She Said/He Said: So Much for Building Trust
North Korea is testing nuclear weapons, fighting is intensifying in Pakistan's Swat Valley, and the White House 60 Cyber Review has been released, but the political brawl over whether Speaker Nancy Pelosi was or was not mislead by the CIA regarding the use of waterboarding seems to be confirming the point I was making in these pages last month about the lack of trust between the Intelligence Community (IC) and Congress.
The perils of this mistrust became manifest for the whole nation to see when the Obama White House, against the advice of CIA Director Leon Penatta and every former CIA Director with a pulse, released the Bush Administration memos authorizing the use of enhanced interrogation techniques (EIT) against high value Al Qaeda detainees. This quickly deteriorated into Congressional calls from some in the Democratic Majority for hearings and possible criminal prosecutions for those who authorized or conducted EIT under the rubric of violating
I pretty much saw all this as petty partisan posturing until Speaker Pelosi decided that Inman’s Third Rule of Intelligence "when you are explaining, you are losing" didn’t apply to her. In what I can only describe as a "give me more bullets I still have toes left” press conference, the Speaker explained that the CIA had "mislead Congress" when it briefed the HPSCI on EITs . Because misleading Congress is a crime, CIA Director Penatta apparently felt compelled to release CIA notes on what it briefed to Congress on EITs and remind all that it is not CIA policy to mislead Congress.
Now we have a classic "he said/she said" controversy over EITs where "he" is the Director of the CIA and "she" is the Speaker of the House! Obvious solution to supporters of the Speaker is a "truth commission" to discern who in the Congress was told what when by the CIA about EITs. The authorization to employ EITs by such a truth commission was cleverly left as an open question.
Just when I am thinking it can't get any worse than this publicly tawdry display of personal ill will between Pelosi and Panetta born of self-protection, this situation escalates into dueling national addresses between President Obama and former Vice President Cheney on whether or not EITs are necessary for national security and sub-rosa if they do or do not constitute torture under U.S. law. Forgetting how this Obama-Cheney debate over necessity if not legality of EITs is playing out on the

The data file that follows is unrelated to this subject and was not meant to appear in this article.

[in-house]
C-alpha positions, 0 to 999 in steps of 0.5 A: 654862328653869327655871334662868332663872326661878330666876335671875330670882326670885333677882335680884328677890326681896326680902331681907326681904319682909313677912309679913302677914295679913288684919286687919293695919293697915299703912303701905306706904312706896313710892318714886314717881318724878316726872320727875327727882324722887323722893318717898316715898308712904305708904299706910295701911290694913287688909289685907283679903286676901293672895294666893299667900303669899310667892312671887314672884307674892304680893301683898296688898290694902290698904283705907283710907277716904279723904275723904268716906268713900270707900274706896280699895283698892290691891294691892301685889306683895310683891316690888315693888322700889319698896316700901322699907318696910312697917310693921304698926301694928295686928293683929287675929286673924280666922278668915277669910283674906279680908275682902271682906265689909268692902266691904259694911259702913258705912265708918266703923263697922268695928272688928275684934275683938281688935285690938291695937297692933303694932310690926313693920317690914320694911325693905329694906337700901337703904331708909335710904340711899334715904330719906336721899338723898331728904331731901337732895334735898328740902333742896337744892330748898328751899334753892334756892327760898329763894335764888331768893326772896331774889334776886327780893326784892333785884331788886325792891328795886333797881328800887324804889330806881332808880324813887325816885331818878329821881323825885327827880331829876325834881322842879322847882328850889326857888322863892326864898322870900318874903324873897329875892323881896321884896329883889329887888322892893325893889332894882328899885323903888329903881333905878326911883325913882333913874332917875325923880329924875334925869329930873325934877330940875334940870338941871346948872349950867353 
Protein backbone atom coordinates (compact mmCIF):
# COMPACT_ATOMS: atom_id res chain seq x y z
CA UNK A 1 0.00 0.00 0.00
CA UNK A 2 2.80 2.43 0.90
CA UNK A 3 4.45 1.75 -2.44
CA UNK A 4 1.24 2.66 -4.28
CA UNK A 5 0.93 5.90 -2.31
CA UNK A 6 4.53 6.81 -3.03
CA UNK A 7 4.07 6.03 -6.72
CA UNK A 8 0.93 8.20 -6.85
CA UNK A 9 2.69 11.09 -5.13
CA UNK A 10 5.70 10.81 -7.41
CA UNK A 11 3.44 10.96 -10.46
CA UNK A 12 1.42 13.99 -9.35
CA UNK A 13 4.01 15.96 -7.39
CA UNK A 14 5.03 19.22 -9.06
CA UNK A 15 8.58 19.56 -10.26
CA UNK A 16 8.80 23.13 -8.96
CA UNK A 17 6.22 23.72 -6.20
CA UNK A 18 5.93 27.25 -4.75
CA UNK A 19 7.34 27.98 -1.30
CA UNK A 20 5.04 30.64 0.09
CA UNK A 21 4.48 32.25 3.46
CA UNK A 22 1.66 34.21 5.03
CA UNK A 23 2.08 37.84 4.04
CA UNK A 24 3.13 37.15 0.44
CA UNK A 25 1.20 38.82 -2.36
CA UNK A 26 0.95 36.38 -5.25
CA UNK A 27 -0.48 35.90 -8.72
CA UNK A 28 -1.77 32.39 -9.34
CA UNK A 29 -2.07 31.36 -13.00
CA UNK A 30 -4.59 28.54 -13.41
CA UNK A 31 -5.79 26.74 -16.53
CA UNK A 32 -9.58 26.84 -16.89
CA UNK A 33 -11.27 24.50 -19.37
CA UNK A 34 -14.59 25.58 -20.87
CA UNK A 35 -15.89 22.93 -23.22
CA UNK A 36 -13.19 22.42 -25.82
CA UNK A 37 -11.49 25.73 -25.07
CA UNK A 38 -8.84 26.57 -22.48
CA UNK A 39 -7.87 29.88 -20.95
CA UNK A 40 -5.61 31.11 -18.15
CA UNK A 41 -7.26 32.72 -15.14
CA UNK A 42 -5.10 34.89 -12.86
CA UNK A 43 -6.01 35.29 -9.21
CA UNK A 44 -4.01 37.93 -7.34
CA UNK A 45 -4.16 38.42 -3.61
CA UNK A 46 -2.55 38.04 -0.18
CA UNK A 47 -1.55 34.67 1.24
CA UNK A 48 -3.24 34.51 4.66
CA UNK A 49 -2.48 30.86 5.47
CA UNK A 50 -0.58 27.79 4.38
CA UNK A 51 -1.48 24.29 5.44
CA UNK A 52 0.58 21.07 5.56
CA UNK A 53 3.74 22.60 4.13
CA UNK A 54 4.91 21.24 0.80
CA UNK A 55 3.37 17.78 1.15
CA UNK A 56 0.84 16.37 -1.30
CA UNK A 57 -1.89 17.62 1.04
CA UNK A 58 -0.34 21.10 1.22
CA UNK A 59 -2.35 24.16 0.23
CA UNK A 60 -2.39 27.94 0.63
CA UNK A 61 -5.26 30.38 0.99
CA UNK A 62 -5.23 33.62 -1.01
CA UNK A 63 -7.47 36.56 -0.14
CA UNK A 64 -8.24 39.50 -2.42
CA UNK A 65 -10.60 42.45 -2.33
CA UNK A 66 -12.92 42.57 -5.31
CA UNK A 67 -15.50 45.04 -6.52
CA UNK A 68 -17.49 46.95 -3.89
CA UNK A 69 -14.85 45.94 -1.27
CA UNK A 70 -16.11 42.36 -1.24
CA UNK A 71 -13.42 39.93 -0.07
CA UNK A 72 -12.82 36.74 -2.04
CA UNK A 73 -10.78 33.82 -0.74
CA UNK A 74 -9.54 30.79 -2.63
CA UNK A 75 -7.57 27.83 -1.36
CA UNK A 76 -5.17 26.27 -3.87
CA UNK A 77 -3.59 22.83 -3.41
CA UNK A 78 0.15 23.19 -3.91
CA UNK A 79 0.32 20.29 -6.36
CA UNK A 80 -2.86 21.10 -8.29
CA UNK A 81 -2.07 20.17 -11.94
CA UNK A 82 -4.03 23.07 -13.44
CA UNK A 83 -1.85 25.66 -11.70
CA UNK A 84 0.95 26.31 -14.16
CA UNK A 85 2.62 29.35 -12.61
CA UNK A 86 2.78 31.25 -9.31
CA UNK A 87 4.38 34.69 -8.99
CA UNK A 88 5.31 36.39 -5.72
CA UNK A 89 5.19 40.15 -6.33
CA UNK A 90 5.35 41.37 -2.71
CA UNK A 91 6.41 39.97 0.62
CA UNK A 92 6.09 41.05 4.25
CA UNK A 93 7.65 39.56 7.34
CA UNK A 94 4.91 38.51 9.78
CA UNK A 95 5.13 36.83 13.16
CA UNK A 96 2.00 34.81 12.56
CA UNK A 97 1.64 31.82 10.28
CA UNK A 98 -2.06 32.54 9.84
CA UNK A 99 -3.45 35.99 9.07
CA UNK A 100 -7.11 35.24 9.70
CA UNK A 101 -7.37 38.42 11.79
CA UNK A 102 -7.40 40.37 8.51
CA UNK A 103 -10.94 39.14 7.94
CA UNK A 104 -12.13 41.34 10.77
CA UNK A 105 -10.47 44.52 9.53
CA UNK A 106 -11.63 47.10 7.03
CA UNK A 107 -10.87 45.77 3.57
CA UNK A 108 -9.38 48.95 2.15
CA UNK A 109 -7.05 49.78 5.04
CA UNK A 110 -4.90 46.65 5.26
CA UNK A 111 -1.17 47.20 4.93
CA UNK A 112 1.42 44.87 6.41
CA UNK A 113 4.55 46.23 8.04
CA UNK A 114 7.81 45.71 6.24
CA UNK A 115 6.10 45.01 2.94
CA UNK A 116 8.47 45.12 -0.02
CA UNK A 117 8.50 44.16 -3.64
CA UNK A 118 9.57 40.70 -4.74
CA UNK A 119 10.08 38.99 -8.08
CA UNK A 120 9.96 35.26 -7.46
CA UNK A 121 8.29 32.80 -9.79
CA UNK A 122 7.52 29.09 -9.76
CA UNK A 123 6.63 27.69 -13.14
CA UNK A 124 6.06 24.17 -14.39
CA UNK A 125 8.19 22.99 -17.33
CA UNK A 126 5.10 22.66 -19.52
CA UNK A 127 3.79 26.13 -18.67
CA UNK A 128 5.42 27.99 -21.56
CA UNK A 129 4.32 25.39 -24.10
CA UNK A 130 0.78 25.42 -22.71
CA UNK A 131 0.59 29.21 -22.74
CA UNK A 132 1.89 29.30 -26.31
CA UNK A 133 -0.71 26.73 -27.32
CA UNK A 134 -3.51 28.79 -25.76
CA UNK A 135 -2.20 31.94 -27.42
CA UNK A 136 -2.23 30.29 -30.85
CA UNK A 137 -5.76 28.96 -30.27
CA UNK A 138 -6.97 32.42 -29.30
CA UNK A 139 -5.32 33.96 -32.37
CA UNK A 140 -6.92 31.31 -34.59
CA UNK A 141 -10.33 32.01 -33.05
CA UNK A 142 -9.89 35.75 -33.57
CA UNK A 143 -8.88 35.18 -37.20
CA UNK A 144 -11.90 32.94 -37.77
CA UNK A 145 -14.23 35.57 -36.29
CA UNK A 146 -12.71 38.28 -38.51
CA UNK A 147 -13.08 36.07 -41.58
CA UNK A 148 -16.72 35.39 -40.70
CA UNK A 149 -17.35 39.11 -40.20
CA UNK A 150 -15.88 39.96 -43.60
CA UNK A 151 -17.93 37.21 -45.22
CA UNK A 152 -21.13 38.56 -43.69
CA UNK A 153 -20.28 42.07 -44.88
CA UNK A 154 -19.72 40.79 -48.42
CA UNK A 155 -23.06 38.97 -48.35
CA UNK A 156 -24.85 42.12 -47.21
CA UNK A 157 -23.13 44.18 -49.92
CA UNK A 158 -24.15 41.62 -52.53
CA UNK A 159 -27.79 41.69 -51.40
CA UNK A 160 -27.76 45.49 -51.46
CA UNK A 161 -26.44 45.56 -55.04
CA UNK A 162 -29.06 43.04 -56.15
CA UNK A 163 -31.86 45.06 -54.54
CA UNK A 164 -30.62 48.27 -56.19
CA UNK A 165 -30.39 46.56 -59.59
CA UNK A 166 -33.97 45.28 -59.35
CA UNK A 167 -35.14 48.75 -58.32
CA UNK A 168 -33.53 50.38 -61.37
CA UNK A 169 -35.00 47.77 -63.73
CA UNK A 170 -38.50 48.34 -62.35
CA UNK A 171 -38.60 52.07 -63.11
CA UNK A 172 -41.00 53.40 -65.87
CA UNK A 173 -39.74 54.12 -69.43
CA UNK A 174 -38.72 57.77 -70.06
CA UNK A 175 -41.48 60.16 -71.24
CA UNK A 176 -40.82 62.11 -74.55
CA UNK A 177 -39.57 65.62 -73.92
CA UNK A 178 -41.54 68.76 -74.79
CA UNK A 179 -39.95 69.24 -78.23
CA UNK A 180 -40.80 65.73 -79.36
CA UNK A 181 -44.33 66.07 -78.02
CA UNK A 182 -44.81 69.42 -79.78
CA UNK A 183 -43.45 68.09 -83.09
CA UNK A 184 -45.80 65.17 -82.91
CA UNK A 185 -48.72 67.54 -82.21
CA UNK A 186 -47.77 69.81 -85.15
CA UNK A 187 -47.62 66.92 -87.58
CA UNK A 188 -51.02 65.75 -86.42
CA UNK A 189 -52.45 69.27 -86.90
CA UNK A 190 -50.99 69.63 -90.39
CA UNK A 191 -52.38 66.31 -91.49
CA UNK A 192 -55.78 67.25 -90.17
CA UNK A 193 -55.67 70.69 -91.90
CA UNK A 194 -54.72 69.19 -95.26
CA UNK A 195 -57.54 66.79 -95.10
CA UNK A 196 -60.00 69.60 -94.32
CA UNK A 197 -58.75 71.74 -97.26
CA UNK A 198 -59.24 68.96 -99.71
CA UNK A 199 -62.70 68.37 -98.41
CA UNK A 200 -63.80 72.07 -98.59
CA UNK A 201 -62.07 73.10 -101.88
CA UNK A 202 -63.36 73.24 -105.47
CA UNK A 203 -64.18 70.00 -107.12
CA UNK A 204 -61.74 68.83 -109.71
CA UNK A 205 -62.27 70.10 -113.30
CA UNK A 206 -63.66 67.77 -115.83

First, we can look for every major IC decision the Congress makes to have a partisan debate associated with it.
Second, we can expect the Congress to be more probing as it staffs and reviews IC actions ---- especially funding actions. I’ll take the "under" on no Intel Authorization Bill for the 5th straight year in this poisoned partisan environment.
Third, look for the IC to become even more risk adverse and wanting documentation of approval for activities that politicians need and want plausible deniability before proceeding
Fourth, anticipate Nancy Pelosi getting even in terms of embarrassing the CIA and by extension the IC while others in the Congress (from both parties) try to use this debate undermine Nancy Pelosi political authority as Speaker
These are all "inevitable surprises" based on what is too loudly already in the public domain. Intelligence Professionals like to think of themselves as "shadow warriors" and as Mike Hayden observed when he went to be CIA Director that his first job was to get CIA off of the front page of the Washington Post because publicity is antithetical to the practice of intelligence. If Speaker Pelosi and President Obama don't understand this basic condition for the IC to be effective, they will learn it soon enough through experience.
The more strategic question brought into focus here though, is how can intelligence be practiced effectively under the Constitution when the Congress and the IC don't trust each other? If a CIA Director, who is a creature of the House of Representatives, feels compelled to defend his agency's integrity because it is being questioned by the Speaker of the House on its veracity about waterboarding Al Qaeda mission planners, what happens when the issues become setting the balance between security and civil liberties as the practices of domestic and foreign intelligence converge or the use of cyber effects with potentially lethal impacts? To be effective in a threat environment that puts the
That’s what I think; what do you think? Joemaz